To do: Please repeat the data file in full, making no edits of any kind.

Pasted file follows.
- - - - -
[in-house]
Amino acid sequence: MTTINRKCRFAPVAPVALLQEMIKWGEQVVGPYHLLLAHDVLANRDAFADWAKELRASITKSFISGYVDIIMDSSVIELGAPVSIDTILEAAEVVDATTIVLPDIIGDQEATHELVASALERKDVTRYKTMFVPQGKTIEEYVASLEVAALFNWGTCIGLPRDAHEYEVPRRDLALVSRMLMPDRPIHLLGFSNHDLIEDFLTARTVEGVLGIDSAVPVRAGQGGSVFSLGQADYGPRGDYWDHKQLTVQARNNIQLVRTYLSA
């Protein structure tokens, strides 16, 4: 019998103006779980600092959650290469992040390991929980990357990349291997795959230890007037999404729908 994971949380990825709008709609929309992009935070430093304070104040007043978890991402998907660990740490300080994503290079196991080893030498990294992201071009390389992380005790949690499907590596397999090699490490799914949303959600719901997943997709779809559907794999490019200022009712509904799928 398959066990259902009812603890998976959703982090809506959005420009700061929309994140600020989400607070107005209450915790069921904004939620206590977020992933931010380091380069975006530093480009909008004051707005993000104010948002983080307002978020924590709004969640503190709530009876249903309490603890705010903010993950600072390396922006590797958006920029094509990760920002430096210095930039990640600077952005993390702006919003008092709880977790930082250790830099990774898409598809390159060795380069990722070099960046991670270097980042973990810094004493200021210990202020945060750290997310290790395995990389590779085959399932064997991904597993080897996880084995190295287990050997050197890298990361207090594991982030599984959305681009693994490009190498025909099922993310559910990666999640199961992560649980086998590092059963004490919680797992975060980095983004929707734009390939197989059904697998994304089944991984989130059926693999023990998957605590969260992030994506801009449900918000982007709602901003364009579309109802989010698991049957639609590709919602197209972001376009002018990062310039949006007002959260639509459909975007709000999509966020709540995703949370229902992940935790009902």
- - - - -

[in-house]
Amino acid sequence: MTTINRKCRFAPVAPVALLQEMIKWGEQVVGPYHLLLAHDVLANRDAFADWAKELRASITKSFISGYVDIIMDSSVIELGAPVSIDTILEAAEVVDATTIVLPDIIGDQEATHELVASALERKDVTRYKTMFVPQGKTIEEYVASLEVAALFNWGTCIGLPRDAHEYEVPRRDLALVSRMLMPDRPIHLLGFSNHDLIEDFLTARTVEGVLGIDSAVPVRAGQGGSVFSLGQADYGPRGDYWDHKQLTVQARNNIQLVRTYLSA
């Protein structure tokens, strides 16, 4: 019998103006779980600092959650290469992040390991929980990357990349291997795959230890007037999404729908 994971949380990825709008709609929309992009935070430093304070104040007043978890991402998907660990740490300080994503290079196991080893030498990294992201071009390389992380005790949690499907590596397999090699490490799914949303959600719901997943997709779809559907794999490019200022009712509904799928 398959066990259902009812603890998976959703982090809506959005420009700061929309994140600020989400607070107005209450915790069921904004939620206590977020992933931010380091380069975006530093480009909008004051707005993000104010948002983080307002978020924590709004969640503190709530009876249903309490603890705010903010993950600072390396922006590797958006920029094509990760920002430096210095930039990640600077952005993390702006919003008092709880977790930082250790830099990774898409598809390159060795380069990722070099960046991670270097980042973990810094004493200021210990202020945060750290997310290790395995990389590779085959399932064997991904597993080897996880084995190295287990050997050197890298990361207090594991982030599984959305681009693994490009190498025909099922993310559910990666999640199961992560649980086998590092059963004490919680797992975060980095983004929707734009390939197989059904697998994304089944991984989130059926693999023990998957605590969260992030994506801009449900918000982007709602901003364009579309109802989010698991049957639609590709919602197209972001376009002018990062310039949006007002959260639509459909975007709000999509966020709540995703949370229902992940935790009902």